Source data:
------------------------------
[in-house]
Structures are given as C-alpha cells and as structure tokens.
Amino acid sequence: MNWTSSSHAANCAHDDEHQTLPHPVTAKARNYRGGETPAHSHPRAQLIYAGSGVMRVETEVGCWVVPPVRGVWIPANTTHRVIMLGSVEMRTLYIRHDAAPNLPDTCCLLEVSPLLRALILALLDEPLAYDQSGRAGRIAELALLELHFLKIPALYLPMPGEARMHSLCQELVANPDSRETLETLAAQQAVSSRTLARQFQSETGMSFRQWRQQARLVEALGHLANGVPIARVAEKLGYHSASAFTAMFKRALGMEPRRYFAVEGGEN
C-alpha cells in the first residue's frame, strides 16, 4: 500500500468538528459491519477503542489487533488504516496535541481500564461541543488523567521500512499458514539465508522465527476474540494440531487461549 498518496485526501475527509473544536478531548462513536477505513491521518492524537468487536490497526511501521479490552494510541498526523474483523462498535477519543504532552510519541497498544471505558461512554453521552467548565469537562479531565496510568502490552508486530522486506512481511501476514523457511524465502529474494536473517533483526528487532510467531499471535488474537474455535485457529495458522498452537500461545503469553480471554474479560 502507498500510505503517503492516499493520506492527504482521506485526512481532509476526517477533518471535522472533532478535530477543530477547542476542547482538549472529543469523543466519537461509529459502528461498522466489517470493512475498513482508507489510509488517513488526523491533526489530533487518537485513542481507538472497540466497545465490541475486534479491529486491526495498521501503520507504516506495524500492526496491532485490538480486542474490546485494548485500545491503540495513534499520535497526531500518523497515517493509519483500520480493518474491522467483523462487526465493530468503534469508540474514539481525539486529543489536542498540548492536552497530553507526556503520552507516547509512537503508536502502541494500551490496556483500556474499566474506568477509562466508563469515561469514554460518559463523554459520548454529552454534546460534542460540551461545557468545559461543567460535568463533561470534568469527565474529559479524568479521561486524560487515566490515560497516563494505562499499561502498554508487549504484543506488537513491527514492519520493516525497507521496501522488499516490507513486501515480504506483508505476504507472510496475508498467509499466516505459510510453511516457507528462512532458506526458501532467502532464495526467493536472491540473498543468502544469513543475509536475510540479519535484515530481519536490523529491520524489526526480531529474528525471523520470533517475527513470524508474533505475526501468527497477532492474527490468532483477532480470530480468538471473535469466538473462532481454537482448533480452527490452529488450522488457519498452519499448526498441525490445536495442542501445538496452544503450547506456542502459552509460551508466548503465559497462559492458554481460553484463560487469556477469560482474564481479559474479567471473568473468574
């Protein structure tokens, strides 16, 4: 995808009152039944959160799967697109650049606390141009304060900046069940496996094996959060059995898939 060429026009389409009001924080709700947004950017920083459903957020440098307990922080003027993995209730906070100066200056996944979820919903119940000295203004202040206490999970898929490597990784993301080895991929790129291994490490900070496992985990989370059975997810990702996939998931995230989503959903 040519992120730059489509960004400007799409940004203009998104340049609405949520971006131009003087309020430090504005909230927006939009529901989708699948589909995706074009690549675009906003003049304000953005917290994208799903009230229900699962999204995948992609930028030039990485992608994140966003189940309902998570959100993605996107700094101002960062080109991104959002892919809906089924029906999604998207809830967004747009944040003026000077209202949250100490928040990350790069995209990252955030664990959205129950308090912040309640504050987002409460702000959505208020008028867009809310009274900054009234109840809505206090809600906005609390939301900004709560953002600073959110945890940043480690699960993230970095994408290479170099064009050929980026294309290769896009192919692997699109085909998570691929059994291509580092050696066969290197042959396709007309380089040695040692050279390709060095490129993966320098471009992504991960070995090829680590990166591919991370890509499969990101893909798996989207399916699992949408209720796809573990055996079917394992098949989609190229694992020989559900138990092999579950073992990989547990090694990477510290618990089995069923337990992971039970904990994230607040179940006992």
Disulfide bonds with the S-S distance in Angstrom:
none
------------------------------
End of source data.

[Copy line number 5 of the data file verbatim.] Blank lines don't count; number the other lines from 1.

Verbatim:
């Protein structure tokens, strides 16, 4: 995808009152039944959160799967697109650049606390141009304060900046069940496996094996959060059995898939 060429026009389409009001924080709700947004950017920083459903957020440098307990922080003027993995209730906070100066200056996944979820919903119940000295203004202040206490999970898929490597990784993301080895991929790129291994490490900070496992985990989370059975997810990702996939998931995230989503959903 040519992120730059489509960004400007799409940004203009998104340049609405949520971006131009003087309020430090504005909230927006939009529901989708699948589909995706074009690549675009906003003049304000953005917290994208799903009230229900699962999204995948992609930028030039990485992608994140966003189940309902998570959100993605996107700094101002960062080109991104959002892919809906089924029906999604998207809830967004747009944040003026000077209202949250100490928040990350790069995209990252955030664990959205129950308090912040309640504050987002409460702000959505208020008028867009809310009274900054009234109840809505206090809600906005609390939301900004709560953002600073959110945890940043480690699960993230970095994408290479170099064009050929980026294309290769896009192919692997699109085909998570691929059994291509580092050696066969290197042959396709007309380089040695040692050279390709060095490129993966320098471009992504991960070995090829680590990166591919991370890509499969990101893909798996989207399916699992949408209720796809573990055996079917394992098949989609190229694992020989559900138990092999579950073992990989547990090694990477510290618990089995069923337990992971039970904990994230607040179940006992």